Article
Full-text available
Dirca occidentalis is a rare shrub indigenous to only six counties near the San Francisco Bay in California, United States. We used intersimple sequence repeat (ISSR) markers and automated genotyping to probe 29 colonies of D. occidentalis from four geographically disjunct populations (East Bay, North Bay, Salmon Creek, and Peninsula) and used meth...
Article
Full-text available
Actinorhizal plants form N2-fixing symbioses with soil-borne bacteria of the genus Frankia. Potential exists for development of sustainable, actinorhizal nursery crops that obtain most of their required N through N2 fixation, but information on host-symbiont specificity, presence of compatible Frankia in soils, and techniques to inoculate during pl...
Article
This paper reviews an investigation of the processability and properties of commercially available corn and soy protein polymers for various products. Different formulations of protein substrates were characterized for their mechanical and chemical properties. In this study it was seen that zein plastic sheets could be cast with tensile strengths a...
Article
Full-text available
Maackia amurensis Rupr. & Maxim (Amur maackia) is a leguminous Asian tree capable of forming N2-fixing symbioses with soil- borne Bradyrhizobium spp. This trait sets Amur maackia apart from many legumes now produced in North American nurseries. Two determinants of N2-fixing capacity in legumes are the compatibility of the host plant and its bacteri...
Article
Rhamnus cathartica is an invasive shrub capable of high fecundity in North America. The physiology of R. cathartica has received little attention, but more is needed to understand traits that enhance its success in disturbed environments. Such data may help to predict invasiveness of closely related species such as Frangula caroliniana. We hypothes...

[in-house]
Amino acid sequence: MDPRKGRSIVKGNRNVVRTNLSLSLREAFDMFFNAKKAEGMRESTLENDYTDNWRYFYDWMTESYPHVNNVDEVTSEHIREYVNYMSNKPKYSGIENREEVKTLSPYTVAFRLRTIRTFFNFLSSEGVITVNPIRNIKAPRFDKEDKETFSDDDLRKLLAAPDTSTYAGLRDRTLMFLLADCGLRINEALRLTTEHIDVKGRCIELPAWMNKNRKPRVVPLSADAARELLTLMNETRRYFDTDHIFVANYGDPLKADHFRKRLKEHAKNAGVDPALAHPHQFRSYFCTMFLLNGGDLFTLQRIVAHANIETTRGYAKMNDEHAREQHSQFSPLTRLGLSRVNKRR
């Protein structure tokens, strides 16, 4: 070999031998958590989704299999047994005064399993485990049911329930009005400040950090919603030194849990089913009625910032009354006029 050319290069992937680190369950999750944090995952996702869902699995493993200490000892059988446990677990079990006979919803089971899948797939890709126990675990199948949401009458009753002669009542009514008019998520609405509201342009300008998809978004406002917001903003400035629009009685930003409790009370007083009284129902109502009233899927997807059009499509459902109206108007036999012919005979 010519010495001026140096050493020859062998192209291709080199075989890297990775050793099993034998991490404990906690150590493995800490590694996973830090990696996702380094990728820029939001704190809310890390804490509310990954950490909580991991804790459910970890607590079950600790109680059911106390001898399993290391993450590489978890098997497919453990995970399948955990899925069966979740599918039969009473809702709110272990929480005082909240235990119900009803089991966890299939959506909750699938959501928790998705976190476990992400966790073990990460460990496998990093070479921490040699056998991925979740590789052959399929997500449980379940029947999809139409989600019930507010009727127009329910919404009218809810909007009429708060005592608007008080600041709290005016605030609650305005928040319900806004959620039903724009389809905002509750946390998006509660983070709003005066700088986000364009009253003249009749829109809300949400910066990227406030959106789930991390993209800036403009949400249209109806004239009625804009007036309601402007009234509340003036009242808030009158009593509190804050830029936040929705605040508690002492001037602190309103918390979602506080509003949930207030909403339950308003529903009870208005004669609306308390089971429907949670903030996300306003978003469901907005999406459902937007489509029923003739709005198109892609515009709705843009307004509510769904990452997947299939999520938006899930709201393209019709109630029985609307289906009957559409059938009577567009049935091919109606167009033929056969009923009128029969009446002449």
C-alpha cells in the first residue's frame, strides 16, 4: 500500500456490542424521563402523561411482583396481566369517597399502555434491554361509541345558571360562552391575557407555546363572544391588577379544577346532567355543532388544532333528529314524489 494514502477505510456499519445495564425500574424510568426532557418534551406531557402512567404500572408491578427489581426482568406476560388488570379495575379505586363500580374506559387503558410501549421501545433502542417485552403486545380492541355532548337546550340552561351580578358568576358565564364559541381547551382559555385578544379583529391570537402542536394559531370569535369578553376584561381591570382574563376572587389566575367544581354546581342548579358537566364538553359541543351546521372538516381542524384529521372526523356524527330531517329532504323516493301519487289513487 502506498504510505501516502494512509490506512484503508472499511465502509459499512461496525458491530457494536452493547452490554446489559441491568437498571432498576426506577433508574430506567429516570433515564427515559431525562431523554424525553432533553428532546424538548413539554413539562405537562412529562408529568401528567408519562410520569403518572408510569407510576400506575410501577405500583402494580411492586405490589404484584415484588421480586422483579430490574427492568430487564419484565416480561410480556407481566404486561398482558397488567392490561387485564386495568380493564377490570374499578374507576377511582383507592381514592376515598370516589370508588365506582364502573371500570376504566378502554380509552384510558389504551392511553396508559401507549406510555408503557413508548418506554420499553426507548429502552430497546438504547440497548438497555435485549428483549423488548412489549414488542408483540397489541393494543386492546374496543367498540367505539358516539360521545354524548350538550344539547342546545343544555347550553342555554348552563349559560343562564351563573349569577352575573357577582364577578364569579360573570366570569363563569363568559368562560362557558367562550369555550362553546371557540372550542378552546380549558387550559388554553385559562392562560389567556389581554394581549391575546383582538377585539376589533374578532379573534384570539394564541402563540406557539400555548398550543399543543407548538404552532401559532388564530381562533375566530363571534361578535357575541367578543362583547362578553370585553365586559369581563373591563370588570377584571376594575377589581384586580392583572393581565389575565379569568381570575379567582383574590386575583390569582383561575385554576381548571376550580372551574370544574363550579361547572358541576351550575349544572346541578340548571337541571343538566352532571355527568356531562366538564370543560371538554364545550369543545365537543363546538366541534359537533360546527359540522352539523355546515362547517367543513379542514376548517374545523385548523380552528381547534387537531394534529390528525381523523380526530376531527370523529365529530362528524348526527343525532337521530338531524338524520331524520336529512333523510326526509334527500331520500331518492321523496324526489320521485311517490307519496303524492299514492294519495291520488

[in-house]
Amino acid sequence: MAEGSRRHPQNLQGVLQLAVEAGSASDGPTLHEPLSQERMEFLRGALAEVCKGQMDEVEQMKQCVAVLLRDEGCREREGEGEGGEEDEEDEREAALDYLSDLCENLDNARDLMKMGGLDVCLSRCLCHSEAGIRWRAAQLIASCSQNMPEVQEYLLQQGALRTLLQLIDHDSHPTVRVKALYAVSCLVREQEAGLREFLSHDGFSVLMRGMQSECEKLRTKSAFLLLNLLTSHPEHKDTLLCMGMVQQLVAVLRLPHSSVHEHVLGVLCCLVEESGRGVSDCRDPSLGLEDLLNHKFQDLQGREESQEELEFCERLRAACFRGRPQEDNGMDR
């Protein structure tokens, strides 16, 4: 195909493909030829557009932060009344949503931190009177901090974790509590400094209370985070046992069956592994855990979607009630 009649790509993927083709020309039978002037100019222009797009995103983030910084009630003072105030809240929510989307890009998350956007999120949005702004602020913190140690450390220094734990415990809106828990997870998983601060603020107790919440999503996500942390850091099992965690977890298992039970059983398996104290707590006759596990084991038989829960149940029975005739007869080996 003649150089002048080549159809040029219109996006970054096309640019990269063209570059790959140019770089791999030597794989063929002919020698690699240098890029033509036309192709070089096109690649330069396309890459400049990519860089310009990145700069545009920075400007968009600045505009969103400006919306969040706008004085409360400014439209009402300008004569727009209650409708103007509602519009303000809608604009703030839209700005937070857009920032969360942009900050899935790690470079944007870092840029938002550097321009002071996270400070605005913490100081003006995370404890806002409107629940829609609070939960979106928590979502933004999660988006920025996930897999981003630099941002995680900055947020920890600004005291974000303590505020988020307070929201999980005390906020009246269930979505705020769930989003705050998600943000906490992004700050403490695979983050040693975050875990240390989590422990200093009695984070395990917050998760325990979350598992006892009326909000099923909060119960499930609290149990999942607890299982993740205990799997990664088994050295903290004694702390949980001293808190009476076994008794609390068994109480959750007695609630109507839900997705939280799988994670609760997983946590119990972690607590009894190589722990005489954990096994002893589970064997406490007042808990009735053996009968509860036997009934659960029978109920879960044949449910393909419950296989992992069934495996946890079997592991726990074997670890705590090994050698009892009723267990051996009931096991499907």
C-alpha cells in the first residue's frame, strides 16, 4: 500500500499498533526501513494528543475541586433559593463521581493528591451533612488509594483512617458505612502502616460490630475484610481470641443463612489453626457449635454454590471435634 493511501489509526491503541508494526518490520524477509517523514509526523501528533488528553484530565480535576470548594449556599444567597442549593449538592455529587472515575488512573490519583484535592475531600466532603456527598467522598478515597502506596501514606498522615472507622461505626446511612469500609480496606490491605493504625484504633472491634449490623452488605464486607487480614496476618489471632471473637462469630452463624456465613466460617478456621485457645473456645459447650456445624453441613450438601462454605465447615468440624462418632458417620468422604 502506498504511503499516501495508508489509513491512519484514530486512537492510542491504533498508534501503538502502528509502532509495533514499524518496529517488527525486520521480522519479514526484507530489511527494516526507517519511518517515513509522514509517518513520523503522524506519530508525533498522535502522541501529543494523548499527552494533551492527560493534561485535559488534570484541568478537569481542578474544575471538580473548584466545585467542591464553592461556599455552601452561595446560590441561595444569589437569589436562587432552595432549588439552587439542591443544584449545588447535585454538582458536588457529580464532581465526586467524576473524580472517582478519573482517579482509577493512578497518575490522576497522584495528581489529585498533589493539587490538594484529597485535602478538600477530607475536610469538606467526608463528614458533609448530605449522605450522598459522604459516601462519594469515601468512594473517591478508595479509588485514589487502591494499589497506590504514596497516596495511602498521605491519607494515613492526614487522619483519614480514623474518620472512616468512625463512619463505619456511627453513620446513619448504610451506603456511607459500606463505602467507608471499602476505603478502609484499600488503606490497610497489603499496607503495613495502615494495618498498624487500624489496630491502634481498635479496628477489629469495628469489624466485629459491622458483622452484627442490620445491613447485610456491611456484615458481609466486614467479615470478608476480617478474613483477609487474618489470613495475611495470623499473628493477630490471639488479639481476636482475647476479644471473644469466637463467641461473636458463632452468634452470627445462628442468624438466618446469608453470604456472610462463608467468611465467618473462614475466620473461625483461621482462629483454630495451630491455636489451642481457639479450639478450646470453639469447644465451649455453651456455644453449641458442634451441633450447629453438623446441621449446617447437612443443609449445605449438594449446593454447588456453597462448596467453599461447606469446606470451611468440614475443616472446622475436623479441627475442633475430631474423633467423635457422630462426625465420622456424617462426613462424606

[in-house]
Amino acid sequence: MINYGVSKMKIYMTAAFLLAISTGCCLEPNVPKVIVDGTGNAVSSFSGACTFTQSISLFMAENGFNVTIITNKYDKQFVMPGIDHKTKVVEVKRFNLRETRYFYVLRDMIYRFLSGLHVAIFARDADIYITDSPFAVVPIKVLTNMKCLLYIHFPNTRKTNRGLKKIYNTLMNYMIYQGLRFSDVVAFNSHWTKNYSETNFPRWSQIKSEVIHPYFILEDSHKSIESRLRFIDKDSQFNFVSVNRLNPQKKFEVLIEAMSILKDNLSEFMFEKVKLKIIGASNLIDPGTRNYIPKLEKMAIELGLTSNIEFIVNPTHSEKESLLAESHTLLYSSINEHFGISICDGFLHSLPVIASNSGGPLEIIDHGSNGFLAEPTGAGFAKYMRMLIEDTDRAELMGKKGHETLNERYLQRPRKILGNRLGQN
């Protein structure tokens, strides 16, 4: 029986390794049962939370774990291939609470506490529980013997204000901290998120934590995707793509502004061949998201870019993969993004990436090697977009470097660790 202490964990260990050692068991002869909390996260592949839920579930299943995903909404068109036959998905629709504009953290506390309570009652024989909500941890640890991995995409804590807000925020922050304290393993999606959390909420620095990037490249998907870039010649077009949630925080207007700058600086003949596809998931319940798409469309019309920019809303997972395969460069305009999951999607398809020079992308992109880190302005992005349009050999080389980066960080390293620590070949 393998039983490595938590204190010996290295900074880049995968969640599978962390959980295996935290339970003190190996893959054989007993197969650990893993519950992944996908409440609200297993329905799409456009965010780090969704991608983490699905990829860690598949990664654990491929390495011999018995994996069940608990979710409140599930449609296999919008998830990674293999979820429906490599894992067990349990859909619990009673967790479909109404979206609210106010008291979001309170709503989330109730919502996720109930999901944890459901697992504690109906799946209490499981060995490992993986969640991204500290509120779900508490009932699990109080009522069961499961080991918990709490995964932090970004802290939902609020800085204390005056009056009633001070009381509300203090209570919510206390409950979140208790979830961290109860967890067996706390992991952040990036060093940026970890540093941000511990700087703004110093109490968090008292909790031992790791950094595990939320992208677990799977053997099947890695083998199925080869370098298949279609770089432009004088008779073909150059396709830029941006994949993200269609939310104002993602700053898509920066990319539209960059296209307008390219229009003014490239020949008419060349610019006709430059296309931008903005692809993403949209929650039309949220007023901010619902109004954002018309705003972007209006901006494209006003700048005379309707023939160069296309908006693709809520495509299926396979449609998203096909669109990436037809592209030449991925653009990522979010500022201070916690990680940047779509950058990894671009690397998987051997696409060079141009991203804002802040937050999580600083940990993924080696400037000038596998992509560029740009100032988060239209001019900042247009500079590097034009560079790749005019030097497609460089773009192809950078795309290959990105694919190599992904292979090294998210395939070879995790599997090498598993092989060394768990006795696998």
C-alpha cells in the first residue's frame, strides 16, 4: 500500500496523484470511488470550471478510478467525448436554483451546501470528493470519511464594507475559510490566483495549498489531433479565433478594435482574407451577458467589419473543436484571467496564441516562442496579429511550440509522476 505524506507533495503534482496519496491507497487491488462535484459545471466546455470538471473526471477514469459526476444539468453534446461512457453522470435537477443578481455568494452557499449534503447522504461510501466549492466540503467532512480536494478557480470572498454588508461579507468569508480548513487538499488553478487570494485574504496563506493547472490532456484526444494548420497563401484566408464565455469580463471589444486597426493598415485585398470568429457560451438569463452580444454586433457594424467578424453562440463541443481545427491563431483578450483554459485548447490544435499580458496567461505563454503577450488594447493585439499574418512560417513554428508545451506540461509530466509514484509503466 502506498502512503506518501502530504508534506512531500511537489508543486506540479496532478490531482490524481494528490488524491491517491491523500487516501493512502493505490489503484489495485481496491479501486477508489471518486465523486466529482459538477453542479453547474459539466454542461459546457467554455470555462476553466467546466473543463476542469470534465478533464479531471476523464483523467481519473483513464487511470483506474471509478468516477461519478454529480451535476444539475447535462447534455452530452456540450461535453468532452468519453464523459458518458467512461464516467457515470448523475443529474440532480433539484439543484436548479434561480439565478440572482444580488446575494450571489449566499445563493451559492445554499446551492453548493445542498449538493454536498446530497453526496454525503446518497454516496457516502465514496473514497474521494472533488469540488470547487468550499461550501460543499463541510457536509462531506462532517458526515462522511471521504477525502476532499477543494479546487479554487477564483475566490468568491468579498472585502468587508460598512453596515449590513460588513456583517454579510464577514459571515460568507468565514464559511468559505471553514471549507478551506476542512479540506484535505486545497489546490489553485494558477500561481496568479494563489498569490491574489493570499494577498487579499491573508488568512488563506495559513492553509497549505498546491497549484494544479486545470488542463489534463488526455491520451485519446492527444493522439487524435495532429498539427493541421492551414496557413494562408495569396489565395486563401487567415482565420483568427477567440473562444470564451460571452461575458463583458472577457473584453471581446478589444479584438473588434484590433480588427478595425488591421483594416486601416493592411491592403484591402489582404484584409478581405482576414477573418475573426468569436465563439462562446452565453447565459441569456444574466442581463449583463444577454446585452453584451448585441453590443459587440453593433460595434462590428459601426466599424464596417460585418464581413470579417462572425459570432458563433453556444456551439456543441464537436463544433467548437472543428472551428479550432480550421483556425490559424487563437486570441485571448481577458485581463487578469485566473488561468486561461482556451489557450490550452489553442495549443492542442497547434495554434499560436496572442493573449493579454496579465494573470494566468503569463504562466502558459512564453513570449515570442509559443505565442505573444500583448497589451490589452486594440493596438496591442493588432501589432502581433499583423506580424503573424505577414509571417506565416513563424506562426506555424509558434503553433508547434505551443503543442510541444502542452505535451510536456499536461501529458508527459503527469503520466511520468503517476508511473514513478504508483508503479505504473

Article
Full-text available
Alnus maritima and Alnus serrulata are riparian shrubs that occur in similar habitats in the southern and eastern United States. Alnus serrulata is abundant throughout this range, but A. maritima is rare, occurring only in small populations in Oklahoma and Georgia and on the Delmarva Peninsula. Alnus maritima is more resistant than A. serrulata to...
Article
Full-text available
We determined the cold hardiness of Dirca occidentalis (western leatherwood) within its restricted natural distribution in northern California and made comparisons to Dirca palustris (eastern leatherwood) from northern (Iowa) and southern (Florida) provenances. Stems of western leatherwood were sampled twice while all or some plants were dormant (O...
Article
Carolina buckthorn [Rhamnus caroliniana Walt, or Frangula caroliniana (Walt.) Gray] is an attractive and water-stress-resistant shrub or small tree distributed extensively in the southeastern United States that merits use in managed landscapes. Due to substantial climatic differences within its distribution (30-year normal midwinter minima range fr...
Article
Full-text available
The newly invasive soybean aphid, Aphis glycines Matsumura, has seriously threatened soybean